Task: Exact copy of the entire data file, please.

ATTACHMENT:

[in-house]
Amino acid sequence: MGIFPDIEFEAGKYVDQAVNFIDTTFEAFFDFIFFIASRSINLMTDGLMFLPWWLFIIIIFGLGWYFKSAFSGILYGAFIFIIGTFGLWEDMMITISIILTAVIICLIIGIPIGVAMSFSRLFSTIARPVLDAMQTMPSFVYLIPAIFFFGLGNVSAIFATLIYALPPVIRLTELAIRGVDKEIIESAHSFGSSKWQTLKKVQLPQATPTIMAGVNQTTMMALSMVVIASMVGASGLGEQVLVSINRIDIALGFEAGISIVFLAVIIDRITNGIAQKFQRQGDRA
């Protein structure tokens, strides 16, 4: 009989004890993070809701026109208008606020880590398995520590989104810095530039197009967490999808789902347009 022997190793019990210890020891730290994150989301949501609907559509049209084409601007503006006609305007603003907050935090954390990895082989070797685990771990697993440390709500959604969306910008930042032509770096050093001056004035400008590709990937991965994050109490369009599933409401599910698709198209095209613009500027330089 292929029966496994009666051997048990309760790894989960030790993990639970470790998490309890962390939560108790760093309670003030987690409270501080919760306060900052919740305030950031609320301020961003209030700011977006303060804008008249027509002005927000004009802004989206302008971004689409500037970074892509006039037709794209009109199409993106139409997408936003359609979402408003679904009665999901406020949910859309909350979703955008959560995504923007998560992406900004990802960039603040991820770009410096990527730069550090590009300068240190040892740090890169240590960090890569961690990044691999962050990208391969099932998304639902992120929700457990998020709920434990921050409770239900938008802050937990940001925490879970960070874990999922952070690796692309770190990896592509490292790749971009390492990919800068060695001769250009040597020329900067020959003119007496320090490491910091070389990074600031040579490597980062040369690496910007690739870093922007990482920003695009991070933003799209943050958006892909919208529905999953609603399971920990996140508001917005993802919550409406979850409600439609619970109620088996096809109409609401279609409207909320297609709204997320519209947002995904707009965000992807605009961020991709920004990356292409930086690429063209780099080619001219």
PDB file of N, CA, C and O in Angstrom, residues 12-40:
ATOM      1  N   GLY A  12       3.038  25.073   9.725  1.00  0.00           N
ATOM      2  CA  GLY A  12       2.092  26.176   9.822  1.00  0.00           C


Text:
[in-house]
Amino acid sequence: MGIFPDIEFEAGKYVDQAVNFIDTTFEAFFDFIFFIASRSINLMTDGLMFLPWWLFIIIIFGLGWYFKSAFSGILYGAFIFIIGTFGLWEDMMITISIILTAVIICLIIGIPIGVAMSFSRLFSTIARPVLDAMQTMPSFVYLIPAIFFFGLGNVSAIFATLIYALPPVIRLTELAIRGVDKEIIESAHSFGSSKWQTLKKVQLPQATPTIMAGVNQTTMMALSMVVIASMVGASGLGEQVLVSINRIDIALGFEAGISIVFLAVIIDRITNGIAQKFQRQGDRA
């Protein structure tokens, strides 16, 4: 009989004890993070809701026109208008606020880590398995520590989104810095530039197009967490999808789902347009 022997190793019990210890020891730290994150989301949501609907559509049209084409601007503006006609305007603003907050935090954390990895082989070797685990771990697993440390709500959604969306910008930042032509770096050093001056004035400008590709990937991965994050109490369009599933409401599910698709198209095209613009500027330089 292929029966496994009666051997048990309760790894989960030790993990639970470790998490309890962390939560108790760093309670003030987690409270501080919760306060900052919740305030950031609320301020961003209030700011977006303060804008008249027509002005927000004009802004989206302008971004689409500037970074892509006039037709794209009109199409993106139409997408936003359609979402408003679904009665999901406020949910859309909350979703955008959560995504923007998560992406900004990802960039603040991820770009410096990527730069550090590009300068240190040892740090890169240590960090890569961690990044691999962050990208391969099932998304639902992120929700457990998020709920434990921050409770239900938008802050937990940001925490879970960070874990999922952070690796692309770190990896592509490292790749971009390492990919800068060695001769250009040597020329900067020959003119007496320090490491910091070389990074600031040579490597980062040369690496910007690739870093922007990482920003695009991070933003799209943050958006892909919208529905999953609603399971920990996140508001917005993802919550409406979850409600439609619970109620088996096809109409609401279609409207909320297609709204997320519209947002995904707009965000992807605009961020991709920004990356292409930086690429063209780099080619001219």
PDB file of N, CA, C and O in Angstrom, residues 12-40:
ATOM      1  N   GLY A  12       3.038  25.073   9.725  1.00  0.00           N
ATOM      2  CA  GLY A  12       2.092  26.176   9.822  1.00  0.00           C